Overview

March 26, 2020 Contributors

Developing Applications for Mobile Momentum 2.1

Mobile Momentum 2.1 provides "hooks" for the customization of SMPP and MMS message processing. Hooks are message processing points where customer-written scripts (or scriptlets) and programs may be used to enforce policy and/or extend functionality. Hook instances may be implemented in C or Lua. In addition, instances of the SMPP Received Message Validation Hook and the MM7 Server Received Message Validation Hook may be implemented in Sieve using the Momentum core validation infrastructure.

For documentation of the SMS conversion hook points see "Hook Points".

The Hook Interface

The hook interface is a function call using variable hook-specific parameters. Where possible, hook interfaces include the ec_message structure as one of the parameters. The ec_message structure contains a collection of key-value pairs called message context variables. By inspecting and setting context variables, hook implementations are able to communicate with other hook implementations. In addition, some context variable keys are set by Mobile Momentum and hook implementations may affect subsequent processing of the message by changing those context variable values. The following sections include descriptions of the context variable acted upon by Mobile Momentum.

Here is an example of getting and setting message context variables in a Lua script:

-- Retrieve the message context variable containing the SMS
-- destination address, a.k.a phone number:
 local destaddr = msys.core.ec_message_context_get
   (msg, msys.core.ECMESS_CTX_MESS, "SMS_Destination_Address")

-- phone number processing goes here, e.g., make sure the address/phone number,
-- begins with a "1":
 destaddr = "1" .. destaddr

-- Set the context variable with the modified value to be used as the
-- SMS destination phone number:
 msys.core.ec_message_context_set (msg, msys.core.ECMESS_CTX_MESS, 
  "SMS_Destination_Address", destaddr)

The ec_message structure includes another collection of a data type called blobject. Blobjects are similar to message context variables in that a key is used to retrieve and set their values, but where context variable values are normally strings, blobjects may be containers for arbitrary data types. Blobjects are also reference counted, so it is possible for the data contained by the blobject to survive beyond the life of the ec_message. Mobile Momentum uses blobjects to make message text available for inspection or modification by hook implementations.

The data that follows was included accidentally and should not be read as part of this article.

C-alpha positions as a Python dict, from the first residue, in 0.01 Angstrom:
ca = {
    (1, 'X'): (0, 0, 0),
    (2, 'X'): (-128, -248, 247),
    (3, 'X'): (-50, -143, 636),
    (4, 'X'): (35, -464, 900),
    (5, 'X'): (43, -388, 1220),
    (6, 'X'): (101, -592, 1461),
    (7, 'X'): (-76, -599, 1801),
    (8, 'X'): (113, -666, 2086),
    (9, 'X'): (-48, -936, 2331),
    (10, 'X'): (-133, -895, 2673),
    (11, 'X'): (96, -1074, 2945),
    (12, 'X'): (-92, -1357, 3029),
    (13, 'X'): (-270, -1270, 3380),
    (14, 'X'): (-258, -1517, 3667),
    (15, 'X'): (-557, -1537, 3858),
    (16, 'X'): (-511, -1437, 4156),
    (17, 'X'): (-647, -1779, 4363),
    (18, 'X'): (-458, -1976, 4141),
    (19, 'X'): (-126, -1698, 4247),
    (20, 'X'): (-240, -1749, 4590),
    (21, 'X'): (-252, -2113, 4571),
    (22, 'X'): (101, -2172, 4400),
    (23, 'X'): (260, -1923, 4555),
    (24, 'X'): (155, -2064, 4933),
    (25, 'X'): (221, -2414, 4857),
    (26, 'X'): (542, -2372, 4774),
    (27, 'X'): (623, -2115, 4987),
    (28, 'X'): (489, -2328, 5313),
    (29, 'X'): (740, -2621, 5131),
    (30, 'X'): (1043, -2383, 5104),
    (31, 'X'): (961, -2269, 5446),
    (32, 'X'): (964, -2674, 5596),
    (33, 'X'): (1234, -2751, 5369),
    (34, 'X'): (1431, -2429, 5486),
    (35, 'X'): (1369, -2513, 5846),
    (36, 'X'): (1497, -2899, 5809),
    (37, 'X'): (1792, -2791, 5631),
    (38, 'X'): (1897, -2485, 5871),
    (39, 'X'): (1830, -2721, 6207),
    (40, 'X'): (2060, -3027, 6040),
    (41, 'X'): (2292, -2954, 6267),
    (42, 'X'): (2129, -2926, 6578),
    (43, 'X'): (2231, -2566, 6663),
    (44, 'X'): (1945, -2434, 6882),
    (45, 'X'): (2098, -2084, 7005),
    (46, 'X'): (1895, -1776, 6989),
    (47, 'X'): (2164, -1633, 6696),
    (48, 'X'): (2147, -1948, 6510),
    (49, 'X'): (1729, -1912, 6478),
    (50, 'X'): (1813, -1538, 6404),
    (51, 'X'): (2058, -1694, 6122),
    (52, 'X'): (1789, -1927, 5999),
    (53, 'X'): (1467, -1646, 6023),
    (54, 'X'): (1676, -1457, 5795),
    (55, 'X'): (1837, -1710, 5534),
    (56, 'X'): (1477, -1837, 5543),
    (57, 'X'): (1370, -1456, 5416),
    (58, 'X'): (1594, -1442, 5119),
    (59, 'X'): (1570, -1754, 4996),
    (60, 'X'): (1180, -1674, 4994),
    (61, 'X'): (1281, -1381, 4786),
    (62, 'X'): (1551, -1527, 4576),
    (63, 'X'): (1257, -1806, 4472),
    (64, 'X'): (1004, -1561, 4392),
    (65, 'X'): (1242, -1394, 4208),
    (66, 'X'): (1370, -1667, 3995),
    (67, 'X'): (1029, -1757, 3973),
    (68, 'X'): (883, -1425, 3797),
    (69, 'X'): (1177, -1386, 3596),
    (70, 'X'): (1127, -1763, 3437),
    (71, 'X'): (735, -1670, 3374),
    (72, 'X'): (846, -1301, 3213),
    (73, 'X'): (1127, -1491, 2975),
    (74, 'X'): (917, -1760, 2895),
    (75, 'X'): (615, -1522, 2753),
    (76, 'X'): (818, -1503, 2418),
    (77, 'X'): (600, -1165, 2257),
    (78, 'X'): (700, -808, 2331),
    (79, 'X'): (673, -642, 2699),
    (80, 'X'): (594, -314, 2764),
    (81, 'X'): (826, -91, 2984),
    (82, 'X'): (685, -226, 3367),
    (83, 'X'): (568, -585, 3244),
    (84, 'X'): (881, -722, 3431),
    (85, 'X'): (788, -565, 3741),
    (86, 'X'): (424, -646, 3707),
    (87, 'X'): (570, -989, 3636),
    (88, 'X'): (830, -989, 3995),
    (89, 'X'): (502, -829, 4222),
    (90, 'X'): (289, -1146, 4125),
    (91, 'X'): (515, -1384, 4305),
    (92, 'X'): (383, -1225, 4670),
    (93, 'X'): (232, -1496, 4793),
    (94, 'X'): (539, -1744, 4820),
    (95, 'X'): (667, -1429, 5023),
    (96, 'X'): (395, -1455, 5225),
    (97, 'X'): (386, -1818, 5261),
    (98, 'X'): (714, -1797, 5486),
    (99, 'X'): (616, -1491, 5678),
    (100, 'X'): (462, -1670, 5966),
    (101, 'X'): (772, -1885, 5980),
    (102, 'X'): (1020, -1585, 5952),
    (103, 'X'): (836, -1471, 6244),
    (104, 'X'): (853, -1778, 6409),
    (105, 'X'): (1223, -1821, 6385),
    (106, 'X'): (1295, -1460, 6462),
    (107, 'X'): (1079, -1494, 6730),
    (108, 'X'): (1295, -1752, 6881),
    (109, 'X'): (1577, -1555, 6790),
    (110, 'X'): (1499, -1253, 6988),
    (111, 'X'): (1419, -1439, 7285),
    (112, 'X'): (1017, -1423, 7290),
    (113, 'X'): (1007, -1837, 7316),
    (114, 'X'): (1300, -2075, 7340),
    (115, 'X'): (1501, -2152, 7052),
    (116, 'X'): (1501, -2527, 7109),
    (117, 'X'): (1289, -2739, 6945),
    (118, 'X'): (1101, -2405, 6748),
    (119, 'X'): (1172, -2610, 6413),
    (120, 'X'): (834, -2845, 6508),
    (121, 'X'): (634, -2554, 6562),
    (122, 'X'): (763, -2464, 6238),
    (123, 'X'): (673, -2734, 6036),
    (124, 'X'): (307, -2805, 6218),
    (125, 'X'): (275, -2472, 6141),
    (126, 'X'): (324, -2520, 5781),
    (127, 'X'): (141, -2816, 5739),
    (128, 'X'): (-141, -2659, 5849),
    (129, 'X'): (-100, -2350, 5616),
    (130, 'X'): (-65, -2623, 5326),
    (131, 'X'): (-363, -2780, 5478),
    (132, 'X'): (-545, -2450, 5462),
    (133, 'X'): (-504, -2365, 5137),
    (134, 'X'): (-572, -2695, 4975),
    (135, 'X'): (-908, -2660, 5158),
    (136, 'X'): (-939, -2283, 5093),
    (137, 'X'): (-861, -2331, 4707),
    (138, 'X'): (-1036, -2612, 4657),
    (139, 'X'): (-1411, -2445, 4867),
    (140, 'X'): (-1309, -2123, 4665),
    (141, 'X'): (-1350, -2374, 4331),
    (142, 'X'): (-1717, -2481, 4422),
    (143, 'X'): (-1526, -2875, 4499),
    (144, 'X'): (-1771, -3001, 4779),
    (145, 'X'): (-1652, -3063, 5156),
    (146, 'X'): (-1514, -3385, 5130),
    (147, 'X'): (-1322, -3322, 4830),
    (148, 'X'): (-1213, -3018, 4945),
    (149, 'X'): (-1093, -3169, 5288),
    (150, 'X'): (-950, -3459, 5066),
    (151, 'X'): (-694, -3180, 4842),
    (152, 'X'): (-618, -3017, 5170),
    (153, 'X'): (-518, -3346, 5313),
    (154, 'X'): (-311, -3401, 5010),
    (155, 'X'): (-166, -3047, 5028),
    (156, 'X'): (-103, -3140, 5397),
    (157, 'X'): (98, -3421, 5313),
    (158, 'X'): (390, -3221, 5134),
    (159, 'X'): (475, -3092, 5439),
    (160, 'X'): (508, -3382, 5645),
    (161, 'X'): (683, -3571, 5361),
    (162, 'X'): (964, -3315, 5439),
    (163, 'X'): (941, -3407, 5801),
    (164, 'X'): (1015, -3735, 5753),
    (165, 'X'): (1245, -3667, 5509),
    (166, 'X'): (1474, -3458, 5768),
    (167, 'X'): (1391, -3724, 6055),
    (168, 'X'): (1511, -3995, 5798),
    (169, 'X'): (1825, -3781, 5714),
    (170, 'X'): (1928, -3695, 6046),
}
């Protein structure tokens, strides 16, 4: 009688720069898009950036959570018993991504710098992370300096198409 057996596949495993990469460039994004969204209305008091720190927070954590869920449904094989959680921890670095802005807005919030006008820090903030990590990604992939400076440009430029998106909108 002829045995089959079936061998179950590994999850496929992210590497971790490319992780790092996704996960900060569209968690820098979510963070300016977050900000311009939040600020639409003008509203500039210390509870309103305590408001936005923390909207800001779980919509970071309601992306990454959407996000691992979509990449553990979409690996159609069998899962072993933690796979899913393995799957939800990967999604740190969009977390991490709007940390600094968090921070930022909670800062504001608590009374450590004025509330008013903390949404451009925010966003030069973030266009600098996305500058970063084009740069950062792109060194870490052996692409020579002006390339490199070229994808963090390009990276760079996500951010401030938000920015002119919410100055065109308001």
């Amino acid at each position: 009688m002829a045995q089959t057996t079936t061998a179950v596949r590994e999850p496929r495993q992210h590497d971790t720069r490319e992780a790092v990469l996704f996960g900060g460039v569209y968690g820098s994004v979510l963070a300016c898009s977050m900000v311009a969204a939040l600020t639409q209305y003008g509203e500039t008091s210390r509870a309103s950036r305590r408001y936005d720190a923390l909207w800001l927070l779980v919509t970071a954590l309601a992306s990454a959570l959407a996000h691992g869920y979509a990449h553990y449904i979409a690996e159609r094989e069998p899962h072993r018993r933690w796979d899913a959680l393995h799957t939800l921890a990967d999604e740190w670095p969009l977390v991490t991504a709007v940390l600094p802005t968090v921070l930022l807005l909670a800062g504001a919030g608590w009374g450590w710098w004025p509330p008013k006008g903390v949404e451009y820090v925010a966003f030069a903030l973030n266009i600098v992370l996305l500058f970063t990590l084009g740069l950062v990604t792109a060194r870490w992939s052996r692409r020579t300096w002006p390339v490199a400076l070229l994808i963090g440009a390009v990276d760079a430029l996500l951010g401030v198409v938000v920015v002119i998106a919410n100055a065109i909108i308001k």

Note

In Momentum version 2.1, require("msys.smpp"); replaces require("msys.mobility");.

Here is an example of retrieving the email text blob in Lua:

local emailtxt = msys.smpp.smpp_read_msg_text_blob(msg,
  msys.smpp.BLOB_KEY_MO_EMAIL_TEXT).buffer

Finally, many hook interfaces include a return value. Hook implementations may set return values to indicate the message disposition, such as:

  • To continue processing the message using any context variable or blob values set by the hook implementation

  • To cancel subsequent message processing and treat the message as a failure

  • To cancel subsequent message processing and treat the message as "delivered"

Each hook interface description includes a description of the acceptable return values.

Structure of Hook Implementations

Hooks are implemented as modules using Momentum’s module infrastructure. With Lua, most of these details are transparent. The basic components for both C and Lua are the hook and module function definitions and the functions that are invoked during Momentum initialization which register the module’s hook functions. Each of these components is implemented according to respective C or Lua programming conventions.

1.1.2.1. Hook Structure for Lua

The basic components of hooks written in Lua are:

  • One or more Lua require statements identifying the Momentum and Mobile Momentum APIs used by the hook

  • A Lua statement defining the Lua module

  • One or more hook function definitions

  • Optional helper and business logic functions

  • Lua statements registering each hook within the module

1.1.2.2. Hook Structure for C

A hook implementation written in C requires:

  • C #include statements for the required API declarations.

  • The Momentum generic module infrastructure definition. This identifies the hook name for configuration purposes, and also the module’s initialization and termination functions. The hook implementation registration is invoked from a module initialization function.

  • One or more hook implementations. These are functions within the module. The functions are registered (using the hook definition’s registration function) during module initialization.

  • Optional helper and business logic functions.

Hook Implementations: Lua Scriptlets

A hook implementation is activated by specifying its location within the scriptlet stanza of the Momentum configuration file:

scriptlet "scriptlet" {
  script "stock_alert" {
    source = "/opt/msys/ecelerity/conf/global/scripts/stock_alert.lua"
  }
}

In this example, the file /opt/msys/ecelerity/conf/global/scripts/stock_alert.Lua contains one or more hook implementations.

For more information about the scriptlet module see "scriptlet Module".

Hook Implementations Written in C

C modules containing hook implementations are activated by adding a module instance to the Momentum configuration file. If your C module name is my_mod, it is activated by the configuration statement:

my_mod "my_mod_instance_name" {
 "my_mods parameters"
 ...
}